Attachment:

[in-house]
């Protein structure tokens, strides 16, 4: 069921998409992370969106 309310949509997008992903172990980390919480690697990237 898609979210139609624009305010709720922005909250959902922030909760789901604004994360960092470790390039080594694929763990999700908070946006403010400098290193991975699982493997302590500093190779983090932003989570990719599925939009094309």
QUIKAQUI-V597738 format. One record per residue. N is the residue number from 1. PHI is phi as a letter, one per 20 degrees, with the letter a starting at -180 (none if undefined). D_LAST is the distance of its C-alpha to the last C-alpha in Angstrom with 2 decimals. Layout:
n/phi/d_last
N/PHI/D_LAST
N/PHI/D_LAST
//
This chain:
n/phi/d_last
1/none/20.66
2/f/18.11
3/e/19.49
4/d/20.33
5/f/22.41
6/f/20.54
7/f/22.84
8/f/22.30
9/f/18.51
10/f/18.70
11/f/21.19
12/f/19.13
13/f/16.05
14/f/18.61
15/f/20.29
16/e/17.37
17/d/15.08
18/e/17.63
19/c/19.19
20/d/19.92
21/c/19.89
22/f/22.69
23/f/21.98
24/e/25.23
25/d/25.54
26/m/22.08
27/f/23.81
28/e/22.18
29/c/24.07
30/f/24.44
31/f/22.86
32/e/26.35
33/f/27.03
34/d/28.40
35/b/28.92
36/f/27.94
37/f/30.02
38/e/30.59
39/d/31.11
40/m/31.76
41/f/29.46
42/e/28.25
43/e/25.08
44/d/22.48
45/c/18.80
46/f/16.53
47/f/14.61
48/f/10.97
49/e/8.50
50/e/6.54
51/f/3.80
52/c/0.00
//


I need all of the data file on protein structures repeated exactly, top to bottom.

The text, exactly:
[in-house]
């Protein structure tokens, strides 16, 4: 069921998409992370969106 309310949509997008992903172990980390919480690697990237 898609979210139609624009305010709720922005909250959902922030909760789901604004994360960092470790390039080594694929763990999700908070946006403010400098290193991975699982493997302590500093190779983090932003989570990719599925939009094309």
QUIKAQUI-V597738 format. One record per residue. N is the residue number from 1. PHI is phi as a letter, one per 20 degrees, with the letter a starting at -180 (none if undefined). D_LAST is the distance of its C-alpha to the last C-alpha in Angstrom with 2 decimals. Layout:
n/phi/d_last
N/PHI/D_LAST
N/PHI/D_LAST
//
This chain:
n/phi/d_last
1/none/20.66
2/f/18.11
3/e/19.49
4/d/20.33
5/f/22.41
6/f/20.54
7/f/22.84
8/f/22.30
9/f/18.51
10/f/18.70
11/f/21.19
12/f/19.13
13/f/16.05
14/f/18.61
15/f/20.29
16/e/17.37
17/d/15.08
18/e/17.63
19/c/19.19
20/d/19.92
21/c/19.89
22/f/22.69
23/f/21.98
24/e/25.23
25/d/25.54
26/m/22.08
27/f/23.81
28/e/22.18
29/c/24.07
30/f/24.44
31/f/22.86
32/e/26.35
33/f/27.03
34/d/28.40
35/b/28.92
36/f/27.94
37/f/30.02
38/e/30.59
39/d/31.11
40/m/31.76
41/f/29.46
42/e/28.25
43/e/25.08
44/d/22.48
45/c/18.80
46/f/16.53
47/f/14.61
48/f/10.97
49/e/8.50
50/e/6.54
51/f/3.80
52/c/0.00
//